LOCAL woman Hilda Findlay recently paid a visit to the Montrose Air Station Heritage Centre to re-visit her father’s role as a pilot in World War One.
Mrs Findlay viewed the centre’s most recent exhibit, a Sopworth Camel, which is the type of plane that her father flew many years ago.
She decided to pay a visit to the centre to see if she could find out any more information about her father’s past.
Hilda said: “He never spoke about his flying during the war so when my friend, who is very enthusiastic about aviation, suggested I should come along with him to the museum I was keen to do so.”
Staff at the centre provided Mrs Findlay with a tour of the exhibits and tried to help her fill in some of the gaps in her father’s flying history and to tell her more about wartime flying in Angus and the Mearns.
Maxwell Hutcheon Findlay was born at Glasslaw farm in 1898 and at the age of 16. He lied so that he could enlist in the Black Watch. While in the Black Watch he worked as a dispatch rider and it was from this that he originally got into flying.
He first flew with the Royal Navy and then transferred to the Royal Air Force when it was formed. While flying with the Royal Naval Air Service in 1917 Lieutenant Findlay flew Sopworth Camels and gained two notable victories.
In April of 1918, Lieutenant Findlay was awarded the Distinguished Service Cross and later the Distinguished Flying Cross after he was instrumental in victory during an aerial battle. He shot down seven enemy aircraft and was also involved in a dogfight with another seven who were also defeated.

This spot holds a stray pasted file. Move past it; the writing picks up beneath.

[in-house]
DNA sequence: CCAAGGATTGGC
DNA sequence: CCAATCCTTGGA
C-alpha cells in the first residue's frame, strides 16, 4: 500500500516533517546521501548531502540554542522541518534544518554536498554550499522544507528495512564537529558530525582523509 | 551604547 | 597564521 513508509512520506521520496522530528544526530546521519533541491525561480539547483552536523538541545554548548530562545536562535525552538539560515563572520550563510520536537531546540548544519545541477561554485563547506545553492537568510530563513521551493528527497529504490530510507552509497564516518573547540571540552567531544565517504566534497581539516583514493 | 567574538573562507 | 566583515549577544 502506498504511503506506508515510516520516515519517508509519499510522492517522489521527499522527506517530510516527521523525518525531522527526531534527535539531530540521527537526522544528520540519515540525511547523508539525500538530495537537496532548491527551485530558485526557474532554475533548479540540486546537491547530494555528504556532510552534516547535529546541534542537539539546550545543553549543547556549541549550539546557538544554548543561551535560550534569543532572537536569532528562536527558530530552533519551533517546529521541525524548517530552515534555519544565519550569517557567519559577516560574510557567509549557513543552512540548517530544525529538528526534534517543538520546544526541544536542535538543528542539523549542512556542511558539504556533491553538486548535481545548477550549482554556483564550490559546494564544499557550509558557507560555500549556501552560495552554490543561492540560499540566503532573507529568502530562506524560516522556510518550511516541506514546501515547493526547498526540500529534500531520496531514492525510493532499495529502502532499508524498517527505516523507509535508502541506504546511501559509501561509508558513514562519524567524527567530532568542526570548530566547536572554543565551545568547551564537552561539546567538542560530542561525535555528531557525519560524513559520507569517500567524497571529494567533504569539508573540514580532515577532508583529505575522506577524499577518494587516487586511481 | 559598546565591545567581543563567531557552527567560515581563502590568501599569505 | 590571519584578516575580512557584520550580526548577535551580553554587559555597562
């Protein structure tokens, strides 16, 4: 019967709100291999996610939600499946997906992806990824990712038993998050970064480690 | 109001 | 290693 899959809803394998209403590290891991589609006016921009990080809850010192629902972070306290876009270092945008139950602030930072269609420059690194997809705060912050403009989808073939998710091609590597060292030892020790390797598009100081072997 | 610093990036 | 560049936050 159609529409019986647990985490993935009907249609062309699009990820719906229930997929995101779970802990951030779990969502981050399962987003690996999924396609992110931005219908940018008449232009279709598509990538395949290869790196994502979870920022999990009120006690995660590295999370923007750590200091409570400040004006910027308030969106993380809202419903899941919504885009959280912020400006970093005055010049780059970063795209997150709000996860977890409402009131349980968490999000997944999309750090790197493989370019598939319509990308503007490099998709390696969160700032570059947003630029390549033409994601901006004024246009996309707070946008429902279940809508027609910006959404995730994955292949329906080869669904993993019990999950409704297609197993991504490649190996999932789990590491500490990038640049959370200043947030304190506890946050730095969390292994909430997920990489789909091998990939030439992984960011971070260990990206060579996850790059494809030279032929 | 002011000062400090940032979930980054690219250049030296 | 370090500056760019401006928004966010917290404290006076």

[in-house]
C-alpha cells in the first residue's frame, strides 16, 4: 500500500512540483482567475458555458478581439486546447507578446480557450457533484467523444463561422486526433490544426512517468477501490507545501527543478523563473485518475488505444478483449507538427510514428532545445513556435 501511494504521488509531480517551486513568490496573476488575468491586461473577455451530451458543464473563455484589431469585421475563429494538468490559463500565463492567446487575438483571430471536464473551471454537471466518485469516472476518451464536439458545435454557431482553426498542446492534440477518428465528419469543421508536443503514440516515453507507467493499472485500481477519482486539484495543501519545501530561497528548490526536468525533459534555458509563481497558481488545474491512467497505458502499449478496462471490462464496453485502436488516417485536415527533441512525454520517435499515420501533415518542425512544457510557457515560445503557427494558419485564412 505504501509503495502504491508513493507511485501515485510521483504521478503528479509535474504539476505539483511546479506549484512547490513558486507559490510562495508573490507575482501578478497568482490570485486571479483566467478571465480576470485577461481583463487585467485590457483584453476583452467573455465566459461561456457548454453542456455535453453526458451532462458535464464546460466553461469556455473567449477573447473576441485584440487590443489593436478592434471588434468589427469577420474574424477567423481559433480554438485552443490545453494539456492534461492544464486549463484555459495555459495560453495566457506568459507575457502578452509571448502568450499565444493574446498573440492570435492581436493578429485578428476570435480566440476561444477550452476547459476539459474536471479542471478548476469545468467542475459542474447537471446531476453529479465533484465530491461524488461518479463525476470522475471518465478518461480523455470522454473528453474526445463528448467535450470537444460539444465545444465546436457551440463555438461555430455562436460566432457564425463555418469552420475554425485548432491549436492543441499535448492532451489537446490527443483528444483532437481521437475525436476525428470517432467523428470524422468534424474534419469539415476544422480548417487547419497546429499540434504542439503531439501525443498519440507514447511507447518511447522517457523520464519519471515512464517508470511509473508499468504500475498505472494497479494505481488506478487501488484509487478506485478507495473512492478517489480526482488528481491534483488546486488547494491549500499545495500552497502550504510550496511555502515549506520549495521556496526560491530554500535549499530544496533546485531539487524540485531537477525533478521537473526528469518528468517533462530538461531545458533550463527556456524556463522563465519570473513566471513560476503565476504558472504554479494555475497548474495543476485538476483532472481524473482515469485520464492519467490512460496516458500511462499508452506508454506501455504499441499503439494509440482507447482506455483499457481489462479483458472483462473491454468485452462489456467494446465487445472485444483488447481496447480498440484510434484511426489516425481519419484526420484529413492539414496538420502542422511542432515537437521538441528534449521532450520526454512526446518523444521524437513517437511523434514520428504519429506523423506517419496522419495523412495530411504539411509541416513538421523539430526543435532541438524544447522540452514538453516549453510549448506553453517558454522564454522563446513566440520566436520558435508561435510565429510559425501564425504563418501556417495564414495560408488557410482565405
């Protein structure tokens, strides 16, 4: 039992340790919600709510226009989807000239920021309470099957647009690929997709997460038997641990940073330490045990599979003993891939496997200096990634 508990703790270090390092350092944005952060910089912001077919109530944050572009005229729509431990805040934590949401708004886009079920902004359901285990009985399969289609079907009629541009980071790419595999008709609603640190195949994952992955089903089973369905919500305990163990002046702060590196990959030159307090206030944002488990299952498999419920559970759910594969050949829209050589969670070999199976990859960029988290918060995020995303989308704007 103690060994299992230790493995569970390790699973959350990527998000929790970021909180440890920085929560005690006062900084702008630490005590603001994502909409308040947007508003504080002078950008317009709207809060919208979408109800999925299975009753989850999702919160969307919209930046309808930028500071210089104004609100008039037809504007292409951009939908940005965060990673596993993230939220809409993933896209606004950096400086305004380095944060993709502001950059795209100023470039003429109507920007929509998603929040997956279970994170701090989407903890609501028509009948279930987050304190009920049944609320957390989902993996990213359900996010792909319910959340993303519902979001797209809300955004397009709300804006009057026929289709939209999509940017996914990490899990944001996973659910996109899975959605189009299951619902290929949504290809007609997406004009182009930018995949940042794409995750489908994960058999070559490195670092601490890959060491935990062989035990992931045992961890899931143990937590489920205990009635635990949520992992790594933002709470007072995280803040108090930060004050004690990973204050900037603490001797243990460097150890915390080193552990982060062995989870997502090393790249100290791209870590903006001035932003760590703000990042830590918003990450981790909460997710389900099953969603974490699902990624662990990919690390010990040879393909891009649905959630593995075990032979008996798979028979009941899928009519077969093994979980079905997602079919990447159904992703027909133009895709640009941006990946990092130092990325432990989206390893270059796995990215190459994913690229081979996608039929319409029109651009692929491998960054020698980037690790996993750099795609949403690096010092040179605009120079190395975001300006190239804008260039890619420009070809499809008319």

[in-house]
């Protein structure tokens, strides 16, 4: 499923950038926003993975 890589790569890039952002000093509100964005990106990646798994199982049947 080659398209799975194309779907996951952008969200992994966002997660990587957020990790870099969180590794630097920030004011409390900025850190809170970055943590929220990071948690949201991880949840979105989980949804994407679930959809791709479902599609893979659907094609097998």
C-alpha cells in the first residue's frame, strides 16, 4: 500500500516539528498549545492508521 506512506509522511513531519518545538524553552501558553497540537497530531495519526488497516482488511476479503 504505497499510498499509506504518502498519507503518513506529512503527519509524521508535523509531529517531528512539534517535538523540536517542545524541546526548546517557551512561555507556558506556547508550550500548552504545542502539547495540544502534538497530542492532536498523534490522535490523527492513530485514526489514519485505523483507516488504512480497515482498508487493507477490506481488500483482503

After receiving his awards Lieutenant Findlay attained the rank of Acting-Captain and from then on he was always known as Captain by his family, friends and colleagues.
Once the war was over, Captain Findlay flew with the RAF in Afghanistan before returning to Scotland to complete a degree in agriculture at Aberdeen University. He then settled back into farming life where he married and had one daughter, Hilda.
Mrs Findlay said that this was not the end of his flying career, as within the decade he was back in the cockpit. In the early 1930s he became sales manager and chief instructor at Brooklands School of Flying in Surrey. There he taught many of the young women who became transport pilots during the Second World War including the famous Amy Johnstone. He also had the aim of teaching his only daughter to fly with the hope that she would someday become the youngest B-Pilot in the world. Sadly this was not to be.
In October, 1936, Captain Findlay and three of his crew took part in the Johannesburg Air Race flying a twin-engined Airspeed Envoy. Unfortunately a decision to fly in inclement weather was to cost him his life and he died when the plane crashed taking off from an airfield in northern Rhodesia.
Despite the tragic end to her father’s life, flying has remained a large part of family life for Mrs Findlay. She said: “I think that once people have been flying it is in their blood and will stay with them for their lifetime.”
In her family, Mrs Findlay has a one-time fighter pilot who now flies for the airline Cathay Pacific, a cousin who flew with the Red Arrows and a second cousin who is learning how to pilot helicopters in the Royal Navy.
What’s more, Mrs Findlay’s daughter, Helen, has also learned to fly and has even managed to take her mother with her on some of her trips to the air.